Anybody watch the Season 2 Premiere of this cool show?! Well, if you didn’t this post may be a bit of a spoiler, but not much. For those of you who have not seen the show yet, here is a brief summary: Orphan Black is a Canadian science fiction television series starring Tatiana Maslany as several identical women who are revealed to be clones. The series focuses on Sarah Manning, a woman who assumes the identity of her clone, Elizabeth (Beth) Childs, after witnessing Beth’s suicide. The series raises issues about the moral and ethical implications of human cloning and its effect on issues of personal identity.
From an entertainment perspective my respect goes out to the lead actress, Tatiana Maslany, who plays multiple roles including a streetsmart grifter (Sarah), a manic suburban mom (Alison), a pot-smoking lesbian scientist (Cosima) and a feral Russian assassin (Helena) among others. For those of you who have not seen the show (yet), the main character is Sarah, who is partnered with Alison and Cosima, pooling their collective resources to figure out who made them and who is trying to kill them off. Maslany’s award-worthy performances are often done playing opposite herself, whether in shootouts or comedic banter. But the reason I’m writing about Orphan Black on Knockoff Report is the cloning issue. On the surface, cloning can be an interesting topic in the IP debate.
The thing that made me think hard about this wasn’t the epically cool first season. It was this week’s Season 2 premiere that really brought out the IP geek in me. The scientist, Cosima, is investigating the codes embedded in their DNA and cracks it. Turns out, embedded in her DNA, and the rest of her clone sisters is a patent notice. Her quote, “We’re property. They patented us.” was the topic of this episode which was entitled “Personal Property”. As interesting as this seems, this is still not why Rob Holmes, an anticounterfeiting expert and enthusiast, was drawn to write about this. Here is the reason: I admit I do not know the outcome of the entire series and this is where speculation comes in. But, assuming one of the individuals is an original… are the patent owners actually counterfeiters? I say yes. If I owned the patent for a duplication device, it would not give me rights over the items I copy. Only rights overs the duplication process. A patent is a grant of ownership over a specific process. Patents do not protect images, words or content. This show is very good and I hope it goes on for many seasons. If this is the case, we will not know some of those answers for years to come. This means my actual argument may not even be valid until perhaps more seasons pass. Is there an original? Was the original created, or born? But, as an IP geek, this is fun stuff and will keep us thinking for many years to come.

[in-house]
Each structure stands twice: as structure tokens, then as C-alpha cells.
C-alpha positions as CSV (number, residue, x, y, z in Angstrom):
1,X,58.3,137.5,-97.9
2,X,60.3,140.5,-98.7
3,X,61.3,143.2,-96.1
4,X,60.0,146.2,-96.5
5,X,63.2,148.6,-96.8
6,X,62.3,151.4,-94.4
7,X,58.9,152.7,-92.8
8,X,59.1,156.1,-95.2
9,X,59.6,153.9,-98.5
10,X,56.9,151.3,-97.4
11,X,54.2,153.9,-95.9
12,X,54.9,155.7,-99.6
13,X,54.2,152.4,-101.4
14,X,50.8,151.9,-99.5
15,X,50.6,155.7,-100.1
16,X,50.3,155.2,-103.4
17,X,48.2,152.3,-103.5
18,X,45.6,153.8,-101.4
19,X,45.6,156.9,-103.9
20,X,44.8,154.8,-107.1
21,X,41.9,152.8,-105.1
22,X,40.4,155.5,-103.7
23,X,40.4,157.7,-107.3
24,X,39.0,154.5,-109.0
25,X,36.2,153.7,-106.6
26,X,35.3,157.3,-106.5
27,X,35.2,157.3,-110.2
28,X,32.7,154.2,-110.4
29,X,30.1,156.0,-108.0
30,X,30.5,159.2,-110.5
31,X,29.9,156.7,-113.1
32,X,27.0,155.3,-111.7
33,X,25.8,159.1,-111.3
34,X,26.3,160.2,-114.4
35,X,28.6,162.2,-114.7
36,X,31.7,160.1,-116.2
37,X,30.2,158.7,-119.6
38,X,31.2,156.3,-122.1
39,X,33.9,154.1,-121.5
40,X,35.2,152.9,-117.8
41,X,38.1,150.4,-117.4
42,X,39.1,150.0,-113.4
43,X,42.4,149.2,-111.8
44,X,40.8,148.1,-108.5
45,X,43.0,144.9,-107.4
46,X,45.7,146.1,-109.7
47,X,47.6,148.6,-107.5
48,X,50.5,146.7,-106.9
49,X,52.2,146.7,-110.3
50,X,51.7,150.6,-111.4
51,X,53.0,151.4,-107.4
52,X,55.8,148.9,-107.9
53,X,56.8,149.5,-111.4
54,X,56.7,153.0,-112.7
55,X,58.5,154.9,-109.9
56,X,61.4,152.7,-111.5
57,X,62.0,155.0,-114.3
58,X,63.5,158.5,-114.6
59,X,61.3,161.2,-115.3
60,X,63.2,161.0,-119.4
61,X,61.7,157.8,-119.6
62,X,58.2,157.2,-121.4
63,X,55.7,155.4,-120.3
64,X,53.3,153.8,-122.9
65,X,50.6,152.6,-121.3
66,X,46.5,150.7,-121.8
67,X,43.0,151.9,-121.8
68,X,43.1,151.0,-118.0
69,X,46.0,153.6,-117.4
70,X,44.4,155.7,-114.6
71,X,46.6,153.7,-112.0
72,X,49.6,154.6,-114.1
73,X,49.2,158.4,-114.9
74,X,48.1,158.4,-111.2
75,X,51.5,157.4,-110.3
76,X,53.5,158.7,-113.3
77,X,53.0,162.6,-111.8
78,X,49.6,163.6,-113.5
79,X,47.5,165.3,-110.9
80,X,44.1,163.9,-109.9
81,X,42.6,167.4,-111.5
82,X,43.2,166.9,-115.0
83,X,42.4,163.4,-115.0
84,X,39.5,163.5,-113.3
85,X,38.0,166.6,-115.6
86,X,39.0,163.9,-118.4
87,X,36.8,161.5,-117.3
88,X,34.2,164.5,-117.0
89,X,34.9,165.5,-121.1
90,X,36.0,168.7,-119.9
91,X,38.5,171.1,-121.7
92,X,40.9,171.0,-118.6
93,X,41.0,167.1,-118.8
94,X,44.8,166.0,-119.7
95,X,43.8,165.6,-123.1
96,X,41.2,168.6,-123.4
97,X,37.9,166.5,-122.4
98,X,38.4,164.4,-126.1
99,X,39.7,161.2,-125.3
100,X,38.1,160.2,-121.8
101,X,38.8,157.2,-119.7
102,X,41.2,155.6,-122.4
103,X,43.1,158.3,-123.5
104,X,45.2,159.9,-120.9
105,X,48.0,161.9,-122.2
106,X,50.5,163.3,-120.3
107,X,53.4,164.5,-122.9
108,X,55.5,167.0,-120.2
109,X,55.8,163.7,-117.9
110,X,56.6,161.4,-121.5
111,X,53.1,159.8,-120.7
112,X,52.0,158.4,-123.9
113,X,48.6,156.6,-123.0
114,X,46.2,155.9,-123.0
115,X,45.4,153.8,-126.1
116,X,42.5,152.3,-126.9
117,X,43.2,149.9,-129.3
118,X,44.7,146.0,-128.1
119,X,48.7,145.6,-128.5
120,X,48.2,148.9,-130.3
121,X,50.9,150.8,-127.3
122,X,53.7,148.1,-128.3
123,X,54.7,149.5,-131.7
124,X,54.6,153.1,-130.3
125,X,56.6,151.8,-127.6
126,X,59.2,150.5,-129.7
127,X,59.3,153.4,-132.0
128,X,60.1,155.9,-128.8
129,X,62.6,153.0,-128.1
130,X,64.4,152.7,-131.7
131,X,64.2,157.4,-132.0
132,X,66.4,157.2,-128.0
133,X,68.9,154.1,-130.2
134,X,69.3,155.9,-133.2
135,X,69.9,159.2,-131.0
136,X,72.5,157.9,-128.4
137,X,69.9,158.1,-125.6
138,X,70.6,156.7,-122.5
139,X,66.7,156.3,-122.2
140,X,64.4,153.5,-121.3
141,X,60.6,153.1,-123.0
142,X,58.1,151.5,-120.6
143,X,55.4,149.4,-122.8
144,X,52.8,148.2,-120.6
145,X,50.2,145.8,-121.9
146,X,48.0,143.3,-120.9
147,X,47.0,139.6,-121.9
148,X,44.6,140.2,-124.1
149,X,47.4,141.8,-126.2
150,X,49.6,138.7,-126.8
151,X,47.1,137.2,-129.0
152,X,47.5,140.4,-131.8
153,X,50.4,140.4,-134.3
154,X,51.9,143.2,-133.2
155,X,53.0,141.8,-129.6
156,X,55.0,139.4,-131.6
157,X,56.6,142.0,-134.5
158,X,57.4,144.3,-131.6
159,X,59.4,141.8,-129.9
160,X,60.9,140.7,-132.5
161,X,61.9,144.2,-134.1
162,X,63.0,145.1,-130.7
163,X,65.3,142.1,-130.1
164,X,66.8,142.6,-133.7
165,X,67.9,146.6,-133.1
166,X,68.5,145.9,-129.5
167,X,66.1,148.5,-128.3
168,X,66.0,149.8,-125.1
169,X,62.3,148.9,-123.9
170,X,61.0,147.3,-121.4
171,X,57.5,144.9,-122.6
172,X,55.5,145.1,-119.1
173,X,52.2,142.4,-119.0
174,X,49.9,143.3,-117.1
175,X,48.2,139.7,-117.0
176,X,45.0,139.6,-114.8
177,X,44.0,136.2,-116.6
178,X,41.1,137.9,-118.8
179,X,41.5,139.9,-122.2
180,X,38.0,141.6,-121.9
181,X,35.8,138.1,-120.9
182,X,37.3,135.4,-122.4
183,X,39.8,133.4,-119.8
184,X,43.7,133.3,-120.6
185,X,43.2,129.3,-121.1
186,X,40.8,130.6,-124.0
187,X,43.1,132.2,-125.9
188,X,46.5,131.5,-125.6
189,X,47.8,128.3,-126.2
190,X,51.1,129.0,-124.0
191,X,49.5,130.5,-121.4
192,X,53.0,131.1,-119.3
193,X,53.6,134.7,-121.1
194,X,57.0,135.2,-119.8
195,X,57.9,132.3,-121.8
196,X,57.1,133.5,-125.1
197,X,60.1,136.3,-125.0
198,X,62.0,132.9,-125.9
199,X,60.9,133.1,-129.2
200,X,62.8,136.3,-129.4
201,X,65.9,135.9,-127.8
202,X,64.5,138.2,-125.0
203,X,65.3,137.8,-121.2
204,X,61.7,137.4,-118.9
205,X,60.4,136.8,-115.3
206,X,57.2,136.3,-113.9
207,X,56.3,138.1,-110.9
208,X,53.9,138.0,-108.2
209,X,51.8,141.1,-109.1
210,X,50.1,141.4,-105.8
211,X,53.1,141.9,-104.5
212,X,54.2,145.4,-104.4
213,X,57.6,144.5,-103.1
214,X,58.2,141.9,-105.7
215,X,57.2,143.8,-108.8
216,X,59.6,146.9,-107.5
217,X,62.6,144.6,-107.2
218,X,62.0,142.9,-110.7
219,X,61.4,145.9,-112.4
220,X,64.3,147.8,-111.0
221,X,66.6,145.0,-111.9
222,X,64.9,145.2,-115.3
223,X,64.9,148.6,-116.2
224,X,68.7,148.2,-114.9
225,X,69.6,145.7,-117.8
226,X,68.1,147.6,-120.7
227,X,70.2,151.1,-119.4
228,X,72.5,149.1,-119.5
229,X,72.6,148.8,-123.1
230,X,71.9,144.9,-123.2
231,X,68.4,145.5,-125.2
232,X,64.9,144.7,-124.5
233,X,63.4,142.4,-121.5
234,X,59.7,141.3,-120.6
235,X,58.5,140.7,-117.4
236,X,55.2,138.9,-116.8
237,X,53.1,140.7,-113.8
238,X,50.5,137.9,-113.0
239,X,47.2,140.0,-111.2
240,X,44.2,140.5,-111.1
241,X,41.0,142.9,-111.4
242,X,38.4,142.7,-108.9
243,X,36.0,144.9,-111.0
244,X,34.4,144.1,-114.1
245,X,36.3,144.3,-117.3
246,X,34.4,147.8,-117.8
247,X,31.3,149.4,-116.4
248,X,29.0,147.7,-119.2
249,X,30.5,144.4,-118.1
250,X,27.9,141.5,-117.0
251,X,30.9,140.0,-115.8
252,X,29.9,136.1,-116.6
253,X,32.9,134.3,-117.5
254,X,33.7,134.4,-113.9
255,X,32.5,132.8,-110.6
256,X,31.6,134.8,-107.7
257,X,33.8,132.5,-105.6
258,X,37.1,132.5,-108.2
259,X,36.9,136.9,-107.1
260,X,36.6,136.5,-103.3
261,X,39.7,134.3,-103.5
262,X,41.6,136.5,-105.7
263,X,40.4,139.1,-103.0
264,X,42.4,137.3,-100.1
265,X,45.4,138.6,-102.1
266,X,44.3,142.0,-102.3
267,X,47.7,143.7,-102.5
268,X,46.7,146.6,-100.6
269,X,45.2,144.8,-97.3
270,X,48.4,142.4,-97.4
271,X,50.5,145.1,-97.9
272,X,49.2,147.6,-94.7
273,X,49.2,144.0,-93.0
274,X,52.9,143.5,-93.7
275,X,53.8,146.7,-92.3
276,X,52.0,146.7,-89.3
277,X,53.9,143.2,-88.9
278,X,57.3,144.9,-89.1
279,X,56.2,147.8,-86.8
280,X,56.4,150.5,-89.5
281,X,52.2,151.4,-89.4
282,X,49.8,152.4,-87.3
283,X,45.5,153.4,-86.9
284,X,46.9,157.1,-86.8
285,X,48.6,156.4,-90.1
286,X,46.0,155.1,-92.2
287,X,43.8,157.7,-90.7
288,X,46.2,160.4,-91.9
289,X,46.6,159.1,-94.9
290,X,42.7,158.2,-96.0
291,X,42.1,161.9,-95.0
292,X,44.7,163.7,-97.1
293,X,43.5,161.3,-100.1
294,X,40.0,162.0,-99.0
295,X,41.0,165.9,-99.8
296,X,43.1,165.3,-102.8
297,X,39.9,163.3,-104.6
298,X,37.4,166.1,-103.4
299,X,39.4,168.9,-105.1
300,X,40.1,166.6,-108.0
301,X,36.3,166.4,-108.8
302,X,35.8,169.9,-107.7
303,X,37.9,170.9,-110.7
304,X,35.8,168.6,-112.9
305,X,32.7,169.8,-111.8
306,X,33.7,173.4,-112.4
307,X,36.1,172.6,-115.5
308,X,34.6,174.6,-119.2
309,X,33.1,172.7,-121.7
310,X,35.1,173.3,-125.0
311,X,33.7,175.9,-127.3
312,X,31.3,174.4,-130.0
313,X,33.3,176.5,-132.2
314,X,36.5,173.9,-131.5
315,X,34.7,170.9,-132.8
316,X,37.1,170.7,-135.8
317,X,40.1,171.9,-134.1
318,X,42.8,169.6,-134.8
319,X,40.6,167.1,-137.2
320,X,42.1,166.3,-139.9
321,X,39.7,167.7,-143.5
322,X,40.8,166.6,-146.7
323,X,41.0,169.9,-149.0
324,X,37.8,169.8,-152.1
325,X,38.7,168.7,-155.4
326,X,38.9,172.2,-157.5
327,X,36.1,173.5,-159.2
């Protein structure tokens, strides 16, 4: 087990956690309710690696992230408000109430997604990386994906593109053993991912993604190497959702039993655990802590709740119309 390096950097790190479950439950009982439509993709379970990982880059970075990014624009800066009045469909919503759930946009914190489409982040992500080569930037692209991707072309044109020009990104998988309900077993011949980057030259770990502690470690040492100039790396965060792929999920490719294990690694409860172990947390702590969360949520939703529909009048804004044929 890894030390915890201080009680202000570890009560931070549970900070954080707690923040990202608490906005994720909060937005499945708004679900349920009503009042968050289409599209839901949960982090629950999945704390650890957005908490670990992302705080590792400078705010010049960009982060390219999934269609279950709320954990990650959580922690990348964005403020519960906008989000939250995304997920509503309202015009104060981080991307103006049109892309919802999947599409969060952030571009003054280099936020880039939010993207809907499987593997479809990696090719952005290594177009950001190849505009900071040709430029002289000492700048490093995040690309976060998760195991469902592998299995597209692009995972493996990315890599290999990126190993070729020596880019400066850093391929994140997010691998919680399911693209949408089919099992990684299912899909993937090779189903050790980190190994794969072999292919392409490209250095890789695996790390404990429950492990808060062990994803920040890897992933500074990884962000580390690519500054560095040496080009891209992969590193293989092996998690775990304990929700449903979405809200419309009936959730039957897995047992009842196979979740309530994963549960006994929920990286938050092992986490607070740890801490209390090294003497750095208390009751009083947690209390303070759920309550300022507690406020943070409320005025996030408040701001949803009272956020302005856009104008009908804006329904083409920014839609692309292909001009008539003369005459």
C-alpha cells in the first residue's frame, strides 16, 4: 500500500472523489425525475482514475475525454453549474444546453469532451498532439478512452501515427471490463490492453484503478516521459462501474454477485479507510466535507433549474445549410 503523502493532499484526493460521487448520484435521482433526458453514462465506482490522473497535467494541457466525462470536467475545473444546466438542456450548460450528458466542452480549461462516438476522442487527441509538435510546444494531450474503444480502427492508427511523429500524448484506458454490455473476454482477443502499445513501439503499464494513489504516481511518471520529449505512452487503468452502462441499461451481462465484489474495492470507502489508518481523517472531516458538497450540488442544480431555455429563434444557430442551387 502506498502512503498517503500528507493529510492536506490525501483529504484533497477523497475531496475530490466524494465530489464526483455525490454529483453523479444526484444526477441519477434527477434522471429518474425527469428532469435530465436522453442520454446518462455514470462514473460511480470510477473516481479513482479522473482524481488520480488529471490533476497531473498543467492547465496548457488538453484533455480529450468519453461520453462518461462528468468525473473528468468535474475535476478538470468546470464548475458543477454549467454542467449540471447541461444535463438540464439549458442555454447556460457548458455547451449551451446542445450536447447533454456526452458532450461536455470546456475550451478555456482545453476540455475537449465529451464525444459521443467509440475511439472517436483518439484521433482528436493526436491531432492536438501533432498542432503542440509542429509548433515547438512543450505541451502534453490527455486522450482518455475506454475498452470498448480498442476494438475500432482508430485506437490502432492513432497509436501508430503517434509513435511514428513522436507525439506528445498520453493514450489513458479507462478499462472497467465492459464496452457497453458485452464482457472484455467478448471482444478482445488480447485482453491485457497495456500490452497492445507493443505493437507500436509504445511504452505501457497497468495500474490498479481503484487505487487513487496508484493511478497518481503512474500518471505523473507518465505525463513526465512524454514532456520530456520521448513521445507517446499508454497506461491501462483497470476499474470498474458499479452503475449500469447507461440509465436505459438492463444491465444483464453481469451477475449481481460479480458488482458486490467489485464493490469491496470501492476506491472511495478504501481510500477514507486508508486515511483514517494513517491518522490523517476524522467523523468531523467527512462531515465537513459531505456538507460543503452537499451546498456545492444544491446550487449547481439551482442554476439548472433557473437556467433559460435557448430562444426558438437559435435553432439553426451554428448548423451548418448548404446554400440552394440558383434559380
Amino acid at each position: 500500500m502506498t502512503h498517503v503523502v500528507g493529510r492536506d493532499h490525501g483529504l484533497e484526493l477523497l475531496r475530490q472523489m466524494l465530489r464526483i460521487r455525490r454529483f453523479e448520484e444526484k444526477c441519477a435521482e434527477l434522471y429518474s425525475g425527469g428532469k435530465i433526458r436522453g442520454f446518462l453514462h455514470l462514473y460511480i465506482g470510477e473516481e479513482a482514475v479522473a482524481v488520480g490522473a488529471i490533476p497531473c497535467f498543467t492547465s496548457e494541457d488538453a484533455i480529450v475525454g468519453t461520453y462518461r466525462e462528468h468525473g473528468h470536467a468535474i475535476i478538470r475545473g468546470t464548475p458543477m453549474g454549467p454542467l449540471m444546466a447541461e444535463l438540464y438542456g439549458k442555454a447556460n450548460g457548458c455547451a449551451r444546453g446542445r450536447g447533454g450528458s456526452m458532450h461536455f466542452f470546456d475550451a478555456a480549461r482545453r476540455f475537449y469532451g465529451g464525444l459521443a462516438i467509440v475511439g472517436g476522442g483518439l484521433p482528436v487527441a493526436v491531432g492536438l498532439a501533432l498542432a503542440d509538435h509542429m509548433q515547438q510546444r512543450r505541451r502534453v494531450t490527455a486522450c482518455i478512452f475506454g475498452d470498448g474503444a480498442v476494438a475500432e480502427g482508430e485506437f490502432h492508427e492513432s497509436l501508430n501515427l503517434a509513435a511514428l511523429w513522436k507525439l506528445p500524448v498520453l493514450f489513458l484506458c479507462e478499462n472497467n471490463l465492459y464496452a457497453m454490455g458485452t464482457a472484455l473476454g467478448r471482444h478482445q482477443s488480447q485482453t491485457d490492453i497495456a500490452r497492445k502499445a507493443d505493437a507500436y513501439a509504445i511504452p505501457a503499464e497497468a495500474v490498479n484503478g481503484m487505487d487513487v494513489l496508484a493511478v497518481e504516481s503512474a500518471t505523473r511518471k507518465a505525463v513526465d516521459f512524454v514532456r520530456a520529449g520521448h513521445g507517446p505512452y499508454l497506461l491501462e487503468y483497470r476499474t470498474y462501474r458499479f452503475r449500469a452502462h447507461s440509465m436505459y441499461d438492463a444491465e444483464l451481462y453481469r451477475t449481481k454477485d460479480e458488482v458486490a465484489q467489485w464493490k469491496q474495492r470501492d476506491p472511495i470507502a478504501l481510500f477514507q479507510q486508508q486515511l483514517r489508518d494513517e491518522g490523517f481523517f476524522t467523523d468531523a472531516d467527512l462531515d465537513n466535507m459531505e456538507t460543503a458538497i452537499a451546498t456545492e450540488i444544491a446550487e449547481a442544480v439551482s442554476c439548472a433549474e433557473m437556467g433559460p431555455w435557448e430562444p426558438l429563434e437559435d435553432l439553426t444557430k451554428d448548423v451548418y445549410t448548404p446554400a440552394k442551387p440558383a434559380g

Now, I’m going to finish my coffee.